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Home » Arts

Webcam Turned on Wellington Office Building as Work of Art

Submitted by on April 14, 2011 – 7:02 pm

News Release

For immediate release

Image attached: Artist Colin Hodson is in the building. Photo: Gabrielle McKone

Webcam turned on Wellington Office Building as Work of Art


As an unconventional artwork it’s already turning heads, and now public art programme Letting Space have announced that a Wellington office building being treated as an art object can be viewed by webcam.

Artist Colin Hodson has launched a website for his artwork The Market Testament. At themarkettestament.squarespace.com/ you’ll find a webcam trained day and night on 139 The Terrace in the Wellington CBD. The webcam looks down Grey Street, from a window in the Museum of City and Sea, to a building whose lighting on different level goes on and off at night according to data provided to it from the day’s trading on the stockmarket. The website also provides images of the evidence of human occupation in the recently vacated building.

Colin Hodson’s artwork The Market Testament highlights, the artist says, “the degree to which our lives are highly determined by complex economic systems programmed to serve interests that, to a large part, are running beyond our comprehension and control”. The work operates nightly until the night of Easter Monday 25 April. It can be viewed physically both on The Terrace and from below on Grey Street, nestled between the James Cook and Novotel Hotels.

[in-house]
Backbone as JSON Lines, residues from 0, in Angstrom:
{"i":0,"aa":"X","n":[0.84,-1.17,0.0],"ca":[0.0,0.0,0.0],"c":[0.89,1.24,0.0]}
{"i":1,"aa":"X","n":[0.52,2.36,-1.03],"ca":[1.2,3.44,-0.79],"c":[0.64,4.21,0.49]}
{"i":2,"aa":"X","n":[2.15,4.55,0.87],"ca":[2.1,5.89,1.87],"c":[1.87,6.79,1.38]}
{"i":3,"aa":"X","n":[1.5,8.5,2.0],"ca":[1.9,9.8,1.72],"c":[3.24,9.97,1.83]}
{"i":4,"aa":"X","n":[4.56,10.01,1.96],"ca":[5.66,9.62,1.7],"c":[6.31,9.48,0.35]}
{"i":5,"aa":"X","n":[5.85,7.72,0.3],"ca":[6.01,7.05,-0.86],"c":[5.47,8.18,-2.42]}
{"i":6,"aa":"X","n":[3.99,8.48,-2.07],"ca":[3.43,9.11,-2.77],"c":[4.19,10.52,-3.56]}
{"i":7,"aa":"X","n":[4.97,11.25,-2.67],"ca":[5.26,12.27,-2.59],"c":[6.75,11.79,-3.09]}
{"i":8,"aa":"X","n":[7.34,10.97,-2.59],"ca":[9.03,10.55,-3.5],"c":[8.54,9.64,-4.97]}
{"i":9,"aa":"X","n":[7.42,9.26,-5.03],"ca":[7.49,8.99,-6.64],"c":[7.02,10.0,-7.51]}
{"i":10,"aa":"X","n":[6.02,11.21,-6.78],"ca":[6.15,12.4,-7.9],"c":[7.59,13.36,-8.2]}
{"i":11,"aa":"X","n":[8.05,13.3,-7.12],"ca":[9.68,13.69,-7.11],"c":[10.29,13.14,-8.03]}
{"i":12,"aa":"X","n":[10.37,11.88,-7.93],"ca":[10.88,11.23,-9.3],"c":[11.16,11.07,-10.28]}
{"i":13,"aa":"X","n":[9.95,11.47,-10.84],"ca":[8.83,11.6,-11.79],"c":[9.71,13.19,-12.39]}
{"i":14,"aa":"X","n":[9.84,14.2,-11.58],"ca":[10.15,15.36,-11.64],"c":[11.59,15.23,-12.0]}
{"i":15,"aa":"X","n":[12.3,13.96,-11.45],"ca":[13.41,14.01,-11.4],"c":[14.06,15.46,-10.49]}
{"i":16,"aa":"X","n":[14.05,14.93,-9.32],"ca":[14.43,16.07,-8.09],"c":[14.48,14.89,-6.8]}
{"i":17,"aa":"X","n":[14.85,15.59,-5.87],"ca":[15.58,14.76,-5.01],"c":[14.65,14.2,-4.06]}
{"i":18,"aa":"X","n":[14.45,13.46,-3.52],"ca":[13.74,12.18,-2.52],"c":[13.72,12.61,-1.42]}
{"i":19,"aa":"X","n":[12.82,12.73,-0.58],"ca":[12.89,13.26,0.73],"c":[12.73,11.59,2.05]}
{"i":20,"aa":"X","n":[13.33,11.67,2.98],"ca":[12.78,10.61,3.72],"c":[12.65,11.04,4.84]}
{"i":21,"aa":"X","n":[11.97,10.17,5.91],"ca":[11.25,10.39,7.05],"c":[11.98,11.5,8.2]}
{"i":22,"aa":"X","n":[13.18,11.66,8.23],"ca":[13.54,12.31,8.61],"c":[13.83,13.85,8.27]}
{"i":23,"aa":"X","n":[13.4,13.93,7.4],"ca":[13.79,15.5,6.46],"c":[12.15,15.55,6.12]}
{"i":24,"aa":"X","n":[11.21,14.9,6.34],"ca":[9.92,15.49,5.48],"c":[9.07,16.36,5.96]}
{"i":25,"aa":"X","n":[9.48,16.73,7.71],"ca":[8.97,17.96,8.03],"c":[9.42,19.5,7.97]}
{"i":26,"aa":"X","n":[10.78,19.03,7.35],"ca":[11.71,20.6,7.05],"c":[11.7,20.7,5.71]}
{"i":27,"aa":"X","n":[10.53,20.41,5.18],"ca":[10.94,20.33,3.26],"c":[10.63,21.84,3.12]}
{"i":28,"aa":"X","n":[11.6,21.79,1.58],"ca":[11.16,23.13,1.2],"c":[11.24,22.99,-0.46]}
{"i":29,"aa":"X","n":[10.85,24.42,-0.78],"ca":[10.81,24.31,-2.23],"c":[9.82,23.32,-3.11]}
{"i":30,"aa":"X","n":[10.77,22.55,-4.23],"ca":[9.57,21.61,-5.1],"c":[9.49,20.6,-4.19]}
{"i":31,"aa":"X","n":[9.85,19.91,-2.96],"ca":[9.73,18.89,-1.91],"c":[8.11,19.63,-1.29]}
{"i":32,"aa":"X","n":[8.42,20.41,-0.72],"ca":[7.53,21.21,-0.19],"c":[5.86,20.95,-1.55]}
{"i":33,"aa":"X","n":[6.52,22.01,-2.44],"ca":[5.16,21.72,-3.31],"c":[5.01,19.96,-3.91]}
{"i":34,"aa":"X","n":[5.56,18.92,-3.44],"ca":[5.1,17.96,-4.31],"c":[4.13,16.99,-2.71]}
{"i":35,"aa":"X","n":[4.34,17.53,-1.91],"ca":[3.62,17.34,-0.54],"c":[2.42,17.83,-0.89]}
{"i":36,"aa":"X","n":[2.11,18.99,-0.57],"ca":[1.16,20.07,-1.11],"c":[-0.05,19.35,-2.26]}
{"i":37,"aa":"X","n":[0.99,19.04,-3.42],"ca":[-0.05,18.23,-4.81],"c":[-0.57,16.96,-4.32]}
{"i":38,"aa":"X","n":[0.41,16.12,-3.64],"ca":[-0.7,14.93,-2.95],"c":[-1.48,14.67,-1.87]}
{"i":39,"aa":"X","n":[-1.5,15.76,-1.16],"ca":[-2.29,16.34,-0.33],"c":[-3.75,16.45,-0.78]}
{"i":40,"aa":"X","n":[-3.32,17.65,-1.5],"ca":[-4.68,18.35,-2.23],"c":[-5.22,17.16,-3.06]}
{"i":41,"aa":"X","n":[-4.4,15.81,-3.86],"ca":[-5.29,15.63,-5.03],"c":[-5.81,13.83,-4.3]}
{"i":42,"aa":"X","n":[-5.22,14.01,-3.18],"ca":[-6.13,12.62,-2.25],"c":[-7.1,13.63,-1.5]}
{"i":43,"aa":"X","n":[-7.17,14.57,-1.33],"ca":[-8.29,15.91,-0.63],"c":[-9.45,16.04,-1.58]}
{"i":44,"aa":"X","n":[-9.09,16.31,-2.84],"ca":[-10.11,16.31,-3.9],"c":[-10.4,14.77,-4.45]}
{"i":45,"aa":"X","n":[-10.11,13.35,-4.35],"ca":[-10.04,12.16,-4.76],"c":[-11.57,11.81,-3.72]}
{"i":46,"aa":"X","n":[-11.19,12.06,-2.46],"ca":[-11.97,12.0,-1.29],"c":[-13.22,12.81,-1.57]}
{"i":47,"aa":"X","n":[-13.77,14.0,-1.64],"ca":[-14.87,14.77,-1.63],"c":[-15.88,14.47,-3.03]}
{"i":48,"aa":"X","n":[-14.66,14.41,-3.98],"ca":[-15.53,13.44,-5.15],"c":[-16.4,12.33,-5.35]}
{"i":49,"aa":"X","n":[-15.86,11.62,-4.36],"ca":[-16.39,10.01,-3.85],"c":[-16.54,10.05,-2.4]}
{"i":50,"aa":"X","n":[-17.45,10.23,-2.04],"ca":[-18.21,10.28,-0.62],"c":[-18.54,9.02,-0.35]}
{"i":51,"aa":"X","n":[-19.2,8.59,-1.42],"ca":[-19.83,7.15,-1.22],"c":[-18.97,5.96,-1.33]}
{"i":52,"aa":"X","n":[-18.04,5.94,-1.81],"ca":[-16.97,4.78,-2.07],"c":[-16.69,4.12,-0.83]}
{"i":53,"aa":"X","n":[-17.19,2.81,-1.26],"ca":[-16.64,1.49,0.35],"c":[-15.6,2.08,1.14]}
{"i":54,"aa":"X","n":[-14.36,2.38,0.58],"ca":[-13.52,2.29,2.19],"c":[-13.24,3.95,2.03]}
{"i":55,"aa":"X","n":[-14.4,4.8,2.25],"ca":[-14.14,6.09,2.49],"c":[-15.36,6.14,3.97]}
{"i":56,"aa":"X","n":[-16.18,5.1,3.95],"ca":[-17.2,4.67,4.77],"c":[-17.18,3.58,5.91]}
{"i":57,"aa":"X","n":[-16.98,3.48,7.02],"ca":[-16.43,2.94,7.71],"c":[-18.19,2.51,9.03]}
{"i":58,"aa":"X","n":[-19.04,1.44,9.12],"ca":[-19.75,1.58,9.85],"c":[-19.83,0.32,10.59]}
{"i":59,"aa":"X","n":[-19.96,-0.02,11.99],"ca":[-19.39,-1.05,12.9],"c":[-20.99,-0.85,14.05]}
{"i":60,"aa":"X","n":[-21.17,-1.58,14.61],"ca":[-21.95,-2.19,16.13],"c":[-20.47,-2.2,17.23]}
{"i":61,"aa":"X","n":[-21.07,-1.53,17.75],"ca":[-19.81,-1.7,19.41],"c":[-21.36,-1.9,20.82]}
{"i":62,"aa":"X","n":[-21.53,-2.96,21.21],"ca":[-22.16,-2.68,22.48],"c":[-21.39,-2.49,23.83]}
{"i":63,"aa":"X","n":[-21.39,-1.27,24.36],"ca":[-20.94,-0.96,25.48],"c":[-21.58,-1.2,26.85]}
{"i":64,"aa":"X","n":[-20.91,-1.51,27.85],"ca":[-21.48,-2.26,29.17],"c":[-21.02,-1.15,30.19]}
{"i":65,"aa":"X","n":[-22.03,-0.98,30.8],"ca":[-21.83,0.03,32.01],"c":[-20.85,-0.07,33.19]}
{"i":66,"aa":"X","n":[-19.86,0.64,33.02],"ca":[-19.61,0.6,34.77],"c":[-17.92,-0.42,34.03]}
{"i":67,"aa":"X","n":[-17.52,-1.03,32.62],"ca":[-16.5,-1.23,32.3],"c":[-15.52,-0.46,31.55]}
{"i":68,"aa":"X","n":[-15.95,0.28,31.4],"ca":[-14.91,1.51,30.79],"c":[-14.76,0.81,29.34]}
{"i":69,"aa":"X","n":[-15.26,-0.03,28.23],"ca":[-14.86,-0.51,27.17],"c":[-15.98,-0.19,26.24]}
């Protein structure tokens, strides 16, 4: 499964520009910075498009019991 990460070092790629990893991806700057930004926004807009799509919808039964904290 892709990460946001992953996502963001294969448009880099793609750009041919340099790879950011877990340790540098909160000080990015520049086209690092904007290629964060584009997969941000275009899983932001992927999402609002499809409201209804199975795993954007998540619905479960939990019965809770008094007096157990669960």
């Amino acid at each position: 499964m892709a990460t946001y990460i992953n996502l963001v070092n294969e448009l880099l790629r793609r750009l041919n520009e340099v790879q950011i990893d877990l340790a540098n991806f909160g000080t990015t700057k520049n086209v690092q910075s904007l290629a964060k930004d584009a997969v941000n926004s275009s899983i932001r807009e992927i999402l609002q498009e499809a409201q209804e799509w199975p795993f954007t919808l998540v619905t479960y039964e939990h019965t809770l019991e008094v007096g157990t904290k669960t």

The webcam has been made possible with the assistance of the Museum of City and Sea, Wireless NZ and R2. Letting Space’s property partner for the project is Prime Property.

Colin Hodson’s work, curators Sophie Jerram and Mark Amery say, highlights the very significant issue for Wellington City of excess office space. Public art programme Letting Space (www.lettingspace.org.nz) bring artists and property owners together to explore creative ideas for urban renewal and growth. It commissions temporary art works from leading New Zealand contemporary artists for vacant commercial CBD spaces. The programme was responsible for four public art projects in Wellington in 2010, including Kim Paton’s Free Store and Tao Wells’ The Beneficiary’s Office, which both caused significant national media interest and debate. They have recently completed a project with artists the Suburban Floral Association as part of the Auckland Arts Festival.

Colin Hodson’s previous work includes the direction of two feature films, Shifter and .ON., and he is currently developing more film projects. He has exhibited video in various shows in New Zealand, Australia and The Netherlands, as well as live performance projects.

For more information and photographs please contact

Gabrielle McKone.  tel 021373873

Or Letting Space (Sophie Jerram and Mark Amery)

sophiejerramandmarkamery@gmail.com

tel 029 934 9749 or  027 3566 128

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